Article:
Efficient photoelectrochemical water splitting on ultrasmall defect-rich TaOx nanoclusters enhanced by size-selected Pt nanocluster promoters†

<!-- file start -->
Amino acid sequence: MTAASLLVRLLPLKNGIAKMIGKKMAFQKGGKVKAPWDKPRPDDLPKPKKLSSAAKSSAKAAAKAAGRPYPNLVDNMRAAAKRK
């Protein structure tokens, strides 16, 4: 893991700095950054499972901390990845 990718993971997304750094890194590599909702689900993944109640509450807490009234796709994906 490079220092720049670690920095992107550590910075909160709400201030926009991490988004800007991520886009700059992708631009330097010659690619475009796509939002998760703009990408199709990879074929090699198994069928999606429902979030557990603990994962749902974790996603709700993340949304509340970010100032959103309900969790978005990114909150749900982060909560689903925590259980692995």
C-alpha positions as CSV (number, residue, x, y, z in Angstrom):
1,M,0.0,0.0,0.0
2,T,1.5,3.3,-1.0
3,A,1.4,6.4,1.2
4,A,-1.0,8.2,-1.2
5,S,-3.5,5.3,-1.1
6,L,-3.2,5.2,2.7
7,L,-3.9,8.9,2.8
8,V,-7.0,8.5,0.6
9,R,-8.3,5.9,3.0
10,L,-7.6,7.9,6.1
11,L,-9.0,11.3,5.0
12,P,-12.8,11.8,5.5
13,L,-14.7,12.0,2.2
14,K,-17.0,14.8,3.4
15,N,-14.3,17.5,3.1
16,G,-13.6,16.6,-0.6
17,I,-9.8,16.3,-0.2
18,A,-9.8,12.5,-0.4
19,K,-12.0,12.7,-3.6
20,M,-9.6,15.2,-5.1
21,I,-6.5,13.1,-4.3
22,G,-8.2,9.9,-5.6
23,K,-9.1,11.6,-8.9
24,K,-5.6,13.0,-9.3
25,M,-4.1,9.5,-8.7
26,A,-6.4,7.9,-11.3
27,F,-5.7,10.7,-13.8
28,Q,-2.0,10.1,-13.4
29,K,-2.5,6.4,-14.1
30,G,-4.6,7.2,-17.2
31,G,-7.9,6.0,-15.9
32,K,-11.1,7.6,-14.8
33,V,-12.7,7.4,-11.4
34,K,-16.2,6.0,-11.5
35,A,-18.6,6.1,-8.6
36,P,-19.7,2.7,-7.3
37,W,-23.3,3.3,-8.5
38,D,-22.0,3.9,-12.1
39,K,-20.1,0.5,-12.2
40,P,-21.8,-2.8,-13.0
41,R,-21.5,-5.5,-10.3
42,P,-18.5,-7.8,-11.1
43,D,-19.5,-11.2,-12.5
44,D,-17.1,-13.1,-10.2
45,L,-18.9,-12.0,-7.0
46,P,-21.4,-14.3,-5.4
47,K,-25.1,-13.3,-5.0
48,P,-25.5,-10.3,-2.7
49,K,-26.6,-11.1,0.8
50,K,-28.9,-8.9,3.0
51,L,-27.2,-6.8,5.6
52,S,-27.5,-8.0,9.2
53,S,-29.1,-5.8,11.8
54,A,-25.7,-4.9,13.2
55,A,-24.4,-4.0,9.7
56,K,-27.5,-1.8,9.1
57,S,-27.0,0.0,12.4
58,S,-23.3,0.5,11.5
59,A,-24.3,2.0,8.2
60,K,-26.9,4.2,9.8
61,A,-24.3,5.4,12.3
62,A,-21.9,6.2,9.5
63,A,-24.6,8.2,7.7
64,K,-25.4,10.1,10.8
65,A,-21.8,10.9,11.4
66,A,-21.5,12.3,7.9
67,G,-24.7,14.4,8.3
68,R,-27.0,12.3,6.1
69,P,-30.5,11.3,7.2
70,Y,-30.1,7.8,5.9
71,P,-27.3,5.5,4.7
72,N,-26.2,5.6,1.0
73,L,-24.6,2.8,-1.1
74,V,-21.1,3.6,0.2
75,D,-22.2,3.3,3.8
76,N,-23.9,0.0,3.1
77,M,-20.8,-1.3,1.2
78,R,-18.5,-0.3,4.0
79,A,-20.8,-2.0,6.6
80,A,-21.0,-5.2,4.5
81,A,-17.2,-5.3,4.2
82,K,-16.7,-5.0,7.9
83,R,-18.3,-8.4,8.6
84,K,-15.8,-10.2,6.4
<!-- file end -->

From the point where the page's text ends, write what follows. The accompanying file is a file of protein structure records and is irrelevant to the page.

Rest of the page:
Formation of nanoclusters has attracted a lot of attention in recent years because of their distinct properties from isolated atoms and bulk solids. Here, we focus on the catalytic properties of supported transition metal oxide nanoclusters, such as TaO2, with a well-defined size distribution below 10 nm. We show that their catalytic performance can be greatly enhanced by introducing a reaction promoter such as Pt. Different combinations of precisely size-selected, defect-rich TaOx and Pt nanoclusters are produced by a gas-phase aggregation technique in a special DC magnetron sputtering system. Argon flow rate and aggregation length are carefully optimized to control the sizes of these ultrasmall TaOx and Pt nanoclusters by using a quadrupole mass filter, and TEM studies reveal the different crystalline nature of TaOx (amorphous) and Pt (crystalline) nanoclusters. We have further demonstrated the size-dependent photoanode activity of (TaOx, Pt) nanocluster systems in a photoelectrochemical water splitting reaction, where the Pt nanocluster promoters are found to provide a significant enhancement in the photocurrent density, approximately tripled that was observed from just TaOx nanocluster catalysts alone. The photocurrent density and photoconversion efficiency tend to reduce when Pt nanoclusters become overpopulated due to blocking of the photosensitive TaOx surface. Reducing the Pt nanocluster size resolves this problem by incorporating a greater number of smaller nanocluster promoters without blocking TaOx, which leads to further enhancement in the photocurrent density. The enhanced photocatalytic activity is attributed to synergetic effects introduced by the Pt nanoclusters that act as temporary charge storage sites to facilitate effective separation of a large number of electron–hole pairs, generated from a large number of active sites on the defect-rich amorphous TaOx nanoclusters upon illumination.